The intensification of military reforms was an ideological cornerstone of Putin’s 2012 presidential campaign. In a programmatic article, he wrote about a new global trend: increasingly frequent attempts to resolve economic issues and obtain access to resources through force. Thus, his claim is that Russia should not “lead anyone into temptation by being weakâ€. As he was preparing his return to the presidency, Putin announced “unprecedented programmes to develop the Armed Forces and modernize the defence industrial complexâ€, declaring that some 23 trillion roubles (US $750 bn) would be allocated to this end in the next decade.  Tellingly, the key programmatic theses in the article begin with stressing the need to reform strategic analysis for national defence. The goal is to have foresight, an ability to estimate threats 30-50 years in advance. As far as a security strategy is concerned, the Kremlin has embraced the classical theory of nuclear containment as its main mechanism. At the same time, Russia will be following a contemporary worldwide trend of producing high-precision long-range conventional weapons that can also later be used for strategic containment purposes.  READ ALSO: Do the Russians Want War?  Moscow’s emphasis on nuclear containment forces it to follow the classical geopolitical conceptions of “air force†and “naval forceâ€. Hence, strategic bombers, joined by drones and fifth-generation fighter aircraft, will form the core of its Air Force. The Navy will be modernized with an emphasis on long-range submarines and securing an “oceanic fleet†with a strategic presence in regions of interest. In March 2012, Vice-Admiral Viktor Churikov, Russia’s Air Force Commander, confirmed the decision to have a permanent operational unit of five to six ships from Russia’s Black Sea fleet stationed in the Mediterranean and said that similar units may be formed to navigate the Pacific and Indian Oceans. According to other sources, Russia was in negotiations with Vietnam this winter about opening military bases there.  Putin is critical of modernization in the form of “spot purchases†of Western equipment (such as the acquisition of French Mistral aircraft carriers) and supports the modernization of Russia’s own military industrial sector. High-priority weaponry and combat equipment for Russia’s Armed Forces include modern nuclear arms (many of the existing missiles have been in service for over 20 years and must be upgraded) and air and space defence systems, complete with new anti-aircraft armaments; high-tech communications, reconnaissance and control systems; unmanned drones; personal combat protection systems; high-precision weapons and the means to counteract them. Russia’s Armed Forces are to focus on nuclear containment and conventional high-precision weapons, developing oceanic naval forces, the Air Force and space defence. The goal is to create a common national system of air and space defence. Together with nuclear containment forces, it will counter the antiaircraft systems of, above all, the USA and NATO. Geographically, Russia will be “a guarantor of stability†in Eurasia: an collective security system for the “Eurasian space†based on the Collective Security Treaty Organization is in the works, and the North (primarily the resource-rich Arctic) and the Asian-Pacific region will be high-priority regions for the Kremlin.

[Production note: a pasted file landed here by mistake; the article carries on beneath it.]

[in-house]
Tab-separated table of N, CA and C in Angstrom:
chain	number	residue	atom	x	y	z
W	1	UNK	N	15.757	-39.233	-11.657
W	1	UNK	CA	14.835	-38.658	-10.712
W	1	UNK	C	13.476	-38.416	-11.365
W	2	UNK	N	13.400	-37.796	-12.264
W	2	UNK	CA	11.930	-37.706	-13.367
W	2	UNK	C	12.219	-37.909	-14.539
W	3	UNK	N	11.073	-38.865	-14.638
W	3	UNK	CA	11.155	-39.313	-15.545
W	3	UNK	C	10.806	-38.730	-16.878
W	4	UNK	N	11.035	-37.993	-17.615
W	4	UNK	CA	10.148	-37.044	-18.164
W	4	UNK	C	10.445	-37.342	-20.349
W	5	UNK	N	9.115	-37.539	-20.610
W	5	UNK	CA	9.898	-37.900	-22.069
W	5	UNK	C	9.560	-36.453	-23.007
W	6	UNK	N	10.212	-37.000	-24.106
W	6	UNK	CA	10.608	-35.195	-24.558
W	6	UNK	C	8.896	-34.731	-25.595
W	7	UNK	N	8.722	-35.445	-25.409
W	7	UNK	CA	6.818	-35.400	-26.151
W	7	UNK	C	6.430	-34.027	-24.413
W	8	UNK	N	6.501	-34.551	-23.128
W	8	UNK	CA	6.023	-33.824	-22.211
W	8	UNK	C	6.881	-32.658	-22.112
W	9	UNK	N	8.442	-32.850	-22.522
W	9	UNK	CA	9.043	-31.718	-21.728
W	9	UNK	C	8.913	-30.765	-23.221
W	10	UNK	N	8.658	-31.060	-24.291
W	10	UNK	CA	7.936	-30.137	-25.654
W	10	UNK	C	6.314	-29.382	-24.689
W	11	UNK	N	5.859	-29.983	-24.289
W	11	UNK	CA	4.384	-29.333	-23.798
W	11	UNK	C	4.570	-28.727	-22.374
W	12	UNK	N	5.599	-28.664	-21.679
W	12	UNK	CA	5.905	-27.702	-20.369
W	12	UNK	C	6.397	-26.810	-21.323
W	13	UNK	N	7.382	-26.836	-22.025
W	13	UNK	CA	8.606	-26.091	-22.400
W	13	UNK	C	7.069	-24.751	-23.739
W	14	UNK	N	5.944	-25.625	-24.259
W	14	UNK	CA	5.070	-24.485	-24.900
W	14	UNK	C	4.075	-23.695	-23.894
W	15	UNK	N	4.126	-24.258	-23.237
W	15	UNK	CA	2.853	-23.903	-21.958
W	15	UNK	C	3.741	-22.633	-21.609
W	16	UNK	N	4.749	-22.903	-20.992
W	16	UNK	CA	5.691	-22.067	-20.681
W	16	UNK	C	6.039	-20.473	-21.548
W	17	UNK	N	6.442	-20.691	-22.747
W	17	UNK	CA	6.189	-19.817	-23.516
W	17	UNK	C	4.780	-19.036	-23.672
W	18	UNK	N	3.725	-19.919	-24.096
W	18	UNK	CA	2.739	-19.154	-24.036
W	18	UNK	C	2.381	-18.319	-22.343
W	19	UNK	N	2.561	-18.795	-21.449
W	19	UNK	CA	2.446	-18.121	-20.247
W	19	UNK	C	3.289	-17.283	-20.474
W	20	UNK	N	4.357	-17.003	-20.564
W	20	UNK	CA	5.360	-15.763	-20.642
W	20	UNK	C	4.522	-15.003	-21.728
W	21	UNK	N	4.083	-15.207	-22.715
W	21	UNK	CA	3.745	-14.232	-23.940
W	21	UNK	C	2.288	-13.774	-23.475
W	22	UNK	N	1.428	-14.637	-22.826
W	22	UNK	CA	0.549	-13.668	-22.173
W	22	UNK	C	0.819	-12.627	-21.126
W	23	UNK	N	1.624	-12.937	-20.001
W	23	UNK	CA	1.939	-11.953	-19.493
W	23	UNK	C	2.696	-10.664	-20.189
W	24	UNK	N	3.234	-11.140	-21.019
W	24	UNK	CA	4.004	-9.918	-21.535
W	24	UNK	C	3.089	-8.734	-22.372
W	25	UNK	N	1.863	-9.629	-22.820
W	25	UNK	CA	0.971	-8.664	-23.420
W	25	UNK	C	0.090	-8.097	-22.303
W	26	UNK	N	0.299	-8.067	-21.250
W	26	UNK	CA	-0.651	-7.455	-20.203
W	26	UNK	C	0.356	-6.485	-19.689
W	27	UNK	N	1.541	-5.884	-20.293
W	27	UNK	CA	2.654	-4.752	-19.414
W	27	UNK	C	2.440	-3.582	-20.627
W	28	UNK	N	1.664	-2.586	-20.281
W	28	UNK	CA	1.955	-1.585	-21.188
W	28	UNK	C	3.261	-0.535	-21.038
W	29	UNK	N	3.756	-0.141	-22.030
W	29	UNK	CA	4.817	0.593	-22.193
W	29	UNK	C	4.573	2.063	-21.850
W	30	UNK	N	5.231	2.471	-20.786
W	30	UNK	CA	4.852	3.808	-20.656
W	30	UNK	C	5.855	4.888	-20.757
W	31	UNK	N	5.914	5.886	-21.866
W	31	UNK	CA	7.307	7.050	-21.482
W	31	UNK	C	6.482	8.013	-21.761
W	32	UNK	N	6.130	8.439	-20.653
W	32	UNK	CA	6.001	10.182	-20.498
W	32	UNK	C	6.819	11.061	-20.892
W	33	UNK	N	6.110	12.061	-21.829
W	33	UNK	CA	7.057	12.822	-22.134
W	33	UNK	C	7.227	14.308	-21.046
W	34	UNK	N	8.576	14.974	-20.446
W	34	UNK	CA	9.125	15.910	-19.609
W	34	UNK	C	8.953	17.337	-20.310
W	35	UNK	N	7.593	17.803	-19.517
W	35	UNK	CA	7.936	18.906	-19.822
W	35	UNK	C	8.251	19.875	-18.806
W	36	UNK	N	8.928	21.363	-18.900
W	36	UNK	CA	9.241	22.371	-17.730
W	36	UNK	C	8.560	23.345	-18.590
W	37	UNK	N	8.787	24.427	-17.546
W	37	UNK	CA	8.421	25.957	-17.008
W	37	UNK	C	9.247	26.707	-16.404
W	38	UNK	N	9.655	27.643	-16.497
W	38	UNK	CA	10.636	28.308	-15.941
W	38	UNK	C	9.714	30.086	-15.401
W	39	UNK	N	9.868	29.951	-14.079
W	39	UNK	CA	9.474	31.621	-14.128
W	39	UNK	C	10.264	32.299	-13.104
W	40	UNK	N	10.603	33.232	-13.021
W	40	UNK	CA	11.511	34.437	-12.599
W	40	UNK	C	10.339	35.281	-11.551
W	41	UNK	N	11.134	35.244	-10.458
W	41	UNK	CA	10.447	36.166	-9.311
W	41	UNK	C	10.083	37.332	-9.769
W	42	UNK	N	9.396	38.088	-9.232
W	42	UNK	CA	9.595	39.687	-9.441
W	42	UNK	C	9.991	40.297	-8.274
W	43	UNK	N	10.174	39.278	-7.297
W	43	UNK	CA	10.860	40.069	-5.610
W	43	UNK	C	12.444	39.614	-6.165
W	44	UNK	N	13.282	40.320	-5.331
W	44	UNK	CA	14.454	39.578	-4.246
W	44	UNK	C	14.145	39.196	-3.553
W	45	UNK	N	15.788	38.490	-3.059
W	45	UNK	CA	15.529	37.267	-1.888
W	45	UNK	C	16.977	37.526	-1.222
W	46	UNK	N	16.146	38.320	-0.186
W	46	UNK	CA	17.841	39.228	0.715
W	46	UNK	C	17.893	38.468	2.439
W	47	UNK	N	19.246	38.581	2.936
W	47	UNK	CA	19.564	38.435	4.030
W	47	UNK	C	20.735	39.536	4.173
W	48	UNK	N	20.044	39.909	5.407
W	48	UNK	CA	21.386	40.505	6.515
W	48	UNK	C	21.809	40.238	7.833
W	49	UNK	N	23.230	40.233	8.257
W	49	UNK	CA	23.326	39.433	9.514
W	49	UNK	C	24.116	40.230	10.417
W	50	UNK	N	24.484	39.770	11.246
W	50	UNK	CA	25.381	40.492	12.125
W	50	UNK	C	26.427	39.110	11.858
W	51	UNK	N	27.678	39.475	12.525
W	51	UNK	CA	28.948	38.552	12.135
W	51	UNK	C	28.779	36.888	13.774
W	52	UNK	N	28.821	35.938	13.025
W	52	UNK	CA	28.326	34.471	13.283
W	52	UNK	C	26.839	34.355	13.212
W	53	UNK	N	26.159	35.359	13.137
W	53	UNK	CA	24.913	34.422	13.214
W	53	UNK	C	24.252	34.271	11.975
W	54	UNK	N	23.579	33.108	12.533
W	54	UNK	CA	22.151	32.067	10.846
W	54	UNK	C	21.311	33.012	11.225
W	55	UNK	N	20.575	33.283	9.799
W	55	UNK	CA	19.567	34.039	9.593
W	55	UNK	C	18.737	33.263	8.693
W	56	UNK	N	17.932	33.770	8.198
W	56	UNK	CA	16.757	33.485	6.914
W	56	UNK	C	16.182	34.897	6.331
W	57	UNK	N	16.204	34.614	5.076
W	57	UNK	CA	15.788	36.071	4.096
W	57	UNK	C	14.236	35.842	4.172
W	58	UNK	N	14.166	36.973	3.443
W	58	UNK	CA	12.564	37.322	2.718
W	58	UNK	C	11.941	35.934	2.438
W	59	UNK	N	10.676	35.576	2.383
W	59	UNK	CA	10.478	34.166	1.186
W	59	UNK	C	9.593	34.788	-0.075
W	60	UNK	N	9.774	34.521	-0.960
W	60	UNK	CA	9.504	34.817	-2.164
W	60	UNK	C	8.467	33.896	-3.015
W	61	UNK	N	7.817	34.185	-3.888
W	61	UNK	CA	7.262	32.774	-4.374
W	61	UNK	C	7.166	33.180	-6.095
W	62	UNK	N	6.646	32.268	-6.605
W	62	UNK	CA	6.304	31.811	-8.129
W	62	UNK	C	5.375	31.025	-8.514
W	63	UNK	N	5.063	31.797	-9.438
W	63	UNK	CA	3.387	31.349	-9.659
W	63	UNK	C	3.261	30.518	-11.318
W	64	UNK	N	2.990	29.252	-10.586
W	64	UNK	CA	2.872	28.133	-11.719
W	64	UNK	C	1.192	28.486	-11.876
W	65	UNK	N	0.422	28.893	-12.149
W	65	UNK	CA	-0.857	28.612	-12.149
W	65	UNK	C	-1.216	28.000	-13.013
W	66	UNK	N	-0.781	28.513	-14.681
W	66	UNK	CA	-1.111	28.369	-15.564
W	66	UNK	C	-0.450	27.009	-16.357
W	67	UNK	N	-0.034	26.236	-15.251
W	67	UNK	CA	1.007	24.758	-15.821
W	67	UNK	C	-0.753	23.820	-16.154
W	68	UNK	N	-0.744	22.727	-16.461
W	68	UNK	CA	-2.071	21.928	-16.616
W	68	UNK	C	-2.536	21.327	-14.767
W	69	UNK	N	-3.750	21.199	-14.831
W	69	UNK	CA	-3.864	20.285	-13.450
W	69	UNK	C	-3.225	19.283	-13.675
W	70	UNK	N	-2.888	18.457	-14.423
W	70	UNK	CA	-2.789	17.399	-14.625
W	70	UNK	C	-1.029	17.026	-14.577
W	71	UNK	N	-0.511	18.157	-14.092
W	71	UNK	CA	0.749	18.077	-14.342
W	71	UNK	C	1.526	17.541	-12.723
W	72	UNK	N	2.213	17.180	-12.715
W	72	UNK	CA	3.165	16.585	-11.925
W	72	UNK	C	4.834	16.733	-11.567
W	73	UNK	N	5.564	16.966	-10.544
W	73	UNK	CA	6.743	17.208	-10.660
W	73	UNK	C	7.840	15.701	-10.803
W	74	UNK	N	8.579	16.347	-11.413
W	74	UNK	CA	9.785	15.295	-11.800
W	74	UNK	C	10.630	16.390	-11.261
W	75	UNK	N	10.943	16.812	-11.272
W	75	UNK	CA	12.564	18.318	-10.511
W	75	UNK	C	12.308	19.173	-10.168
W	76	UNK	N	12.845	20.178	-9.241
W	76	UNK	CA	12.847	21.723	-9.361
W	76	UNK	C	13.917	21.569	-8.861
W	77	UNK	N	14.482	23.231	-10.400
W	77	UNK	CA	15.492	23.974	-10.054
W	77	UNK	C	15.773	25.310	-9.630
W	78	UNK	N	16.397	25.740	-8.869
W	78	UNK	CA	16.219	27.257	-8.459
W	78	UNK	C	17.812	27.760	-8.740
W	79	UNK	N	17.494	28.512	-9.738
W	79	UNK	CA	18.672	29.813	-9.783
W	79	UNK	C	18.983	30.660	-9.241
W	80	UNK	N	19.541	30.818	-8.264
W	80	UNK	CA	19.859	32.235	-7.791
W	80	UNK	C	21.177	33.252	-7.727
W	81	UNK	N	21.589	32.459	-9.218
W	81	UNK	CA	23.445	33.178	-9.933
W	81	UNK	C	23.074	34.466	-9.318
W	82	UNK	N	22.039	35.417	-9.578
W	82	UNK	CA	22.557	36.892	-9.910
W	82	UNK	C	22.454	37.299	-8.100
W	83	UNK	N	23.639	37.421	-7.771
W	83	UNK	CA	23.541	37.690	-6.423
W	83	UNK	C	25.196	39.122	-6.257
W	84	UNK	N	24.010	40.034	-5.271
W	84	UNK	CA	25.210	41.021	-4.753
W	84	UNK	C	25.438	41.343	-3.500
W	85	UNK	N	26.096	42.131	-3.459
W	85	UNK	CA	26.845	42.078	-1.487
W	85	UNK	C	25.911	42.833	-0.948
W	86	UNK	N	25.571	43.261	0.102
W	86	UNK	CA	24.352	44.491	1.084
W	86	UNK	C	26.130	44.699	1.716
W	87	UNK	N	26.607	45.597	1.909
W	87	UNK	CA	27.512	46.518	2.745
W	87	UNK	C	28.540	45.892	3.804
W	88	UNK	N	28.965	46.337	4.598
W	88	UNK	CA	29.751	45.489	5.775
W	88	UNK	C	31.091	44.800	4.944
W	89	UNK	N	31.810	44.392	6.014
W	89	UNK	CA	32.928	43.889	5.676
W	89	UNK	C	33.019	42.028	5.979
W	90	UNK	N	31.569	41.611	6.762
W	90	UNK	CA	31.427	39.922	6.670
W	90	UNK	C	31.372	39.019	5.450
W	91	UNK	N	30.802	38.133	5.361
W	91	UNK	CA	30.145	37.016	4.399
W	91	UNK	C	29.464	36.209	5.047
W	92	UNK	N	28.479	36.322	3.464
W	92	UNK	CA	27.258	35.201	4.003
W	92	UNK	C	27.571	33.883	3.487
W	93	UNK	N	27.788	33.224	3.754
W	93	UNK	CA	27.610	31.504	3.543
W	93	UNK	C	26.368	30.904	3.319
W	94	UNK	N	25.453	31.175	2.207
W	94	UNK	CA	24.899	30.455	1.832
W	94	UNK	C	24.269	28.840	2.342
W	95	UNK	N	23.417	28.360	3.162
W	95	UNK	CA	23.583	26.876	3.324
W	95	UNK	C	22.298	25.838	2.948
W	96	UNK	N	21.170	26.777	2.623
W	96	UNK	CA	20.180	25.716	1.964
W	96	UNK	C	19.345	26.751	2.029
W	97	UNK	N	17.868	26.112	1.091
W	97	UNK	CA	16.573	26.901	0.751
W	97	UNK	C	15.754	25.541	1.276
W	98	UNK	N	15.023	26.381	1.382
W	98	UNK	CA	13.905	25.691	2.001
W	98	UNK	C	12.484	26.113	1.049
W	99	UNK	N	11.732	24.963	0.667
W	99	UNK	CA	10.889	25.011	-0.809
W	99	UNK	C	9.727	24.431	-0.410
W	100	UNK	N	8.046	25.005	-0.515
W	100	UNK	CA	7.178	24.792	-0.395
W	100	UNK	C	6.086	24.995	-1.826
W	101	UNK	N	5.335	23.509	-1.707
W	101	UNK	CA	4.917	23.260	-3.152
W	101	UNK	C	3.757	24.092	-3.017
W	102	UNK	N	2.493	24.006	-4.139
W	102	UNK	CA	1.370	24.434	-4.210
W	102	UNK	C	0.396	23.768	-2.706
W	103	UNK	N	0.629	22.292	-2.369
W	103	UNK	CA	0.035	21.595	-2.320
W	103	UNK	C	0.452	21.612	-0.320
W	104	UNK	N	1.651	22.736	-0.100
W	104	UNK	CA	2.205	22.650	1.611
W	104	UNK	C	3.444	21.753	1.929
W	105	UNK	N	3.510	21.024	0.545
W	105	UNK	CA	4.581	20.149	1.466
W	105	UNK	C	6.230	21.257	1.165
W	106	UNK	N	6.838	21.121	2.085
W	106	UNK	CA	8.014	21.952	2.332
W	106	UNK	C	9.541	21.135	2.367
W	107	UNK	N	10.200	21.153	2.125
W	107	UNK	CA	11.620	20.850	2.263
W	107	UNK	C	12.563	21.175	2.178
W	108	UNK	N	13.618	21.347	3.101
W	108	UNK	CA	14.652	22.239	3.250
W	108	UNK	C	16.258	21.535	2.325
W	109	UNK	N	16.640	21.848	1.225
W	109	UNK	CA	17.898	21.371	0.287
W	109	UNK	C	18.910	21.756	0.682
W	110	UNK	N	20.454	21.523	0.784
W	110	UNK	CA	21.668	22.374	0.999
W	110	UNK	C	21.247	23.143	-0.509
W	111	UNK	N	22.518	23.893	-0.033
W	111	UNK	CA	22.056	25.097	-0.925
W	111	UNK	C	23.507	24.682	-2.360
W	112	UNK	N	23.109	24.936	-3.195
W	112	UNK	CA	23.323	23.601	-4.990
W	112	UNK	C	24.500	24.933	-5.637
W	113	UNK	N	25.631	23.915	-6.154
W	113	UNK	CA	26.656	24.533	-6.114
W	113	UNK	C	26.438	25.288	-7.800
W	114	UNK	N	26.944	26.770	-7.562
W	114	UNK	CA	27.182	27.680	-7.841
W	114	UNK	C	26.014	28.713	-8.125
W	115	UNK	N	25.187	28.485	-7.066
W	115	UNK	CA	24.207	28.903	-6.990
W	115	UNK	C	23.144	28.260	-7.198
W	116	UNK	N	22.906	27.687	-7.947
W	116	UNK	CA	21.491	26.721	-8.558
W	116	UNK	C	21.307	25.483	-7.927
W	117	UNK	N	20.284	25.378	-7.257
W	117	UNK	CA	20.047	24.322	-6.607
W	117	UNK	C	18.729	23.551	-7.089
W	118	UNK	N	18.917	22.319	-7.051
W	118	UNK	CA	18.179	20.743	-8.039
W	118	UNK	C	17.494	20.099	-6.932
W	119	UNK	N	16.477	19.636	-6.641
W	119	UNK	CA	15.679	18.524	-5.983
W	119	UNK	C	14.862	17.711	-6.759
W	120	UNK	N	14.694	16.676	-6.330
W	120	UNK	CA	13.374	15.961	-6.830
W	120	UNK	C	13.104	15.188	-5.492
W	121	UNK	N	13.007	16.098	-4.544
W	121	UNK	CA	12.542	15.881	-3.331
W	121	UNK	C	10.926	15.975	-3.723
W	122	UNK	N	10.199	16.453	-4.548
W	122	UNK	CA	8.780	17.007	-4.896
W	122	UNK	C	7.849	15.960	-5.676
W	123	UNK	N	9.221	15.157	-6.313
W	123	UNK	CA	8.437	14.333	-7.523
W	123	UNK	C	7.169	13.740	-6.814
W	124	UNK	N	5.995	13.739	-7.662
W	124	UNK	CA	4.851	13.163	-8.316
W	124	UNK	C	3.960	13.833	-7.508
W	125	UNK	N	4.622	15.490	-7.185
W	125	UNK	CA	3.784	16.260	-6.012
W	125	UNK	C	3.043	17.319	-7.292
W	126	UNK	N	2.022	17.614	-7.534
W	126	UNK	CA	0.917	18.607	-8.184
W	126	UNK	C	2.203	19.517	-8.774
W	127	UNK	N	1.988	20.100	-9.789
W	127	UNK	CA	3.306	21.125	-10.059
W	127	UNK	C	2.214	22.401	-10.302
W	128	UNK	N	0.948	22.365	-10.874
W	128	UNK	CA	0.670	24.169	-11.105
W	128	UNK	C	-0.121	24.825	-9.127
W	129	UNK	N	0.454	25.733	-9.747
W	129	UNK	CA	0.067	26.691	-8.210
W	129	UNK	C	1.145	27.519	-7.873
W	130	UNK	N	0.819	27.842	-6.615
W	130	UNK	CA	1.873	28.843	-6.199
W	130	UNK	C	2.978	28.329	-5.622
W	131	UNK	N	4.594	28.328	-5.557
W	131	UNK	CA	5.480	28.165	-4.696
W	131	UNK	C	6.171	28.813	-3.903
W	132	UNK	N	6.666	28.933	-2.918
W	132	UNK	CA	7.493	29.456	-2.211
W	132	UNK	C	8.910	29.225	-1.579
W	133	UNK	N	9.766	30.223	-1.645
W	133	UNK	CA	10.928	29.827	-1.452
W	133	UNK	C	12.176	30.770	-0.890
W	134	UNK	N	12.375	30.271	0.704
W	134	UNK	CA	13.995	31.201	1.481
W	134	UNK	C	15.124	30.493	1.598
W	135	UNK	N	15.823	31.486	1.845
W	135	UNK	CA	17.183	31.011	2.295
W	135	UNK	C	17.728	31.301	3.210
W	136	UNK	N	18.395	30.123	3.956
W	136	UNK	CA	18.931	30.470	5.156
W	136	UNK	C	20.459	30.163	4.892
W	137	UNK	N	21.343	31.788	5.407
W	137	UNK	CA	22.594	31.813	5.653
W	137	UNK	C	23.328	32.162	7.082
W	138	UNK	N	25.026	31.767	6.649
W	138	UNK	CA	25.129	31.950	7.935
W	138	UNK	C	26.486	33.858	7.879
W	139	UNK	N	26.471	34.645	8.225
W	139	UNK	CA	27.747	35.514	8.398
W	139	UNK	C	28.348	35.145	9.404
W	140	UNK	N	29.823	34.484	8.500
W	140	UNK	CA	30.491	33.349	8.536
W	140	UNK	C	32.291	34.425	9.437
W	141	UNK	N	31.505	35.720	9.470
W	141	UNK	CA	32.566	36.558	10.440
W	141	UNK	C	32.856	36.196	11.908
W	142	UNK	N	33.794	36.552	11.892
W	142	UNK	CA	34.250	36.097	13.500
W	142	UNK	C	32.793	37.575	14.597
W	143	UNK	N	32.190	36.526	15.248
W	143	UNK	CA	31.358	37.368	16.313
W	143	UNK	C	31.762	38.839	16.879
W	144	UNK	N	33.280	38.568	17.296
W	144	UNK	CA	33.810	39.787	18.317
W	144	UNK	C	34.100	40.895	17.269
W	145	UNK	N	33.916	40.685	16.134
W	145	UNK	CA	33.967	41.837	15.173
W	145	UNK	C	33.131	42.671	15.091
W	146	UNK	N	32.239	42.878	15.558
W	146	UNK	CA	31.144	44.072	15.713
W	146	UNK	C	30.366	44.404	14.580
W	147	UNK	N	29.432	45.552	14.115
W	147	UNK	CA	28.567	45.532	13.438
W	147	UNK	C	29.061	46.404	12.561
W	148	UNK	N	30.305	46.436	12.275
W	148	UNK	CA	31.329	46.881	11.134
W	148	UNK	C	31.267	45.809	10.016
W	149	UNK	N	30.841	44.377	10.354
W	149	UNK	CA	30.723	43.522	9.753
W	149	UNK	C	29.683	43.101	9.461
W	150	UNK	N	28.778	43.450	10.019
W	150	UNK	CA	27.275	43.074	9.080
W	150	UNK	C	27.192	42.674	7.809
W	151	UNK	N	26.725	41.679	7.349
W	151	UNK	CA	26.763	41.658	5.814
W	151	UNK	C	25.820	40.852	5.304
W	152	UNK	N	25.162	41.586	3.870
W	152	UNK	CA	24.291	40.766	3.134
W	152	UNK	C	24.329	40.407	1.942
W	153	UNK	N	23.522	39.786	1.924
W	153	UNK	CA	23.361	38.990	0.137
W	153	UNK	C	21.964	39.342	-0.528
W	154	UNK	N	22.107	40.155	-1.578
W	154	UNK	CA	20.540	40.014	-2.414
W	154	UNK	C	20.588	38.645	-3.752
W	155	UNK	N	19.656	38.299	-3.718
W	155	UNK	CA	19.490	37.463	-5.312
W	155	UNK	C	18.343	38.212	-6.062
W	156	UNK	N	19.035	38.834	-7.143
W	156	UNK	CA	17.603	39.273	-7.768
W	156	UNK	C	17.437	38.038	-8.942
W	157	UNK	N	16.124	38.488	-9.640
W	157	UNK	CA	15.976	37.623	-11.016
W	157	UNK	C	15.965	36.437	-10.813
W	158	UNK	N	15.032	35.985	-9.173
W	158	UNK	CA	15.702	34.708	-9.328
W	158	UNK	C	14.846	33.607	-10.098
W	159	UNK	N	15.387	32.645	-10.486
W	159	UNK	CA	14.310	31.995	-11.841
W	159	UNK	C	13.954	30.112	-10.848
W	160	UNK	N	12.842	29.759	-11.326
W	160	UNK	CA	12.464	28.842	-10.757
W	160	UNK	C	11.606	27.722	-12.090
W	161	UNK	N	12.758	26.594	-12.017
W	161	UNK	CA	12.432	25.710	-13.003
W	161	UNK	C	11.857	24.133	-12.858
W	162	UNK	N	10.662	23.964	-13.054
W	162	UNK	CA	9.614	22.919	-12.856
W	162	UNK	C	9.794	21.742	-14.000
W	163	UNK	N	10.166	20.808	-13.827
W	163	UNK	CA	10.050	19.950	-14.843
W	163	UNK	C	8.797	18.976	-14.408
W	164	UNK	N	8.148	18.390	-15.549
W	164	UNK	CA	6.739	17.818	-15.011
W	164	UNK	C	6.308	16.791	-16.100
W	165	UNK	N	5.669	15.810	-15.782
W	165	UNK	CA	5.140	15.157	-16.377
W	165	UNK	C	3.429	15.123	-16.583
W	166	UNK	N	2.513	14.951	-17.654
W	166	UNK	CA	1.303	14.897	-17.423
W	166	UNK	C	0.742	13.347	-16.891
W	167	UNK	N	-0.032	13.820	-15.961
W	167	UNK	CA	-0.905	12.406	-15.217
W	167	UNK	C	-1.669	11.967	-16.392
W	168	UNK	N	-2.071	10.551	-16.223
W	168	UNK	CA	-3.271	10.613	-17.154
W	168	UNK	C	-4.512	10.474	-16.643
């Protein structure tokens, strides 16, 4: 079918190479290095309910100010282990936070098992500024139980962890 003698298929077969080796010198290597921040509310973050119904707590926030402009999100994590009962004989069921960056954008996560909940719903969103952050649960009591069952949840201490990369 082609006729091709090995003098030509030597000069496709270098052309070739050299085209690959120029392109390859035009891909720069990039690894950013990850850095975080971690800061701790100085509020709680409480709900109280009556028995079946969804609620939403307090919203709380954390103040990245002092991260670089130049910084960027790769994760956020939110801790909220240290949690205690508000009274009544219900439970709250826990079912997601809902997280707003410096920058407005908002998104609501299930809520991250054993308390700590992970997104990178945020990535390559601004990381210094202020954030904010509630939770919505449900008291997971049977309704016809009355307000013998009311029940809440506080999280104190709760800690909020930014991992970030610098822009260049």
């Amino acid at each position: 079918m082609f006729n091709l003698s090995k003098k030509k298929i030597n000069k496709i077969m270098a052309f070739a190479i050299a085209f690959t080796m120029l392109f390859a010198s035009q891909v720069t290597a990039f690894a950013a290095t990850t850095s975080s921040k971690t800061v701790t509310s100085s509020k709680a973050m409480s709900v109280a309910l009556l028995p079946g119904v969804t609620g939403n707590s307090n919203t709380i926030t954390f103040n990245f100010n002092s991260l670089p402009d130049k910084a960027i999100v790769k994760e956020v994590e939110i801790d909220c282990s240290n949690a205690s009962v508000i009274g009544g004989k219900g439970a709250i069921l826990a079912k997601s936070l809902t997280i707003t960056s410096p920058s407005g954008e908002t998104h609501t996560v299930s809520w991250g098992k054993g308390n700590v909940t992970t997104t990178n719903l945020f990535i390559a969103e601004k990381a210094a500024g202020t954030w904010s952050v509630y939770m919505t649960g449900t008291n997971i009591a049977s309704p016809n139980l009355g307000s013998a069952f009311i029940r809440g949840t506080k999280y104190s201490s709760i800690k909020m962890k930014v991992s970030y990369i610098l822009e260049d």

Nuclear modernization key to preventing Russian miscalculation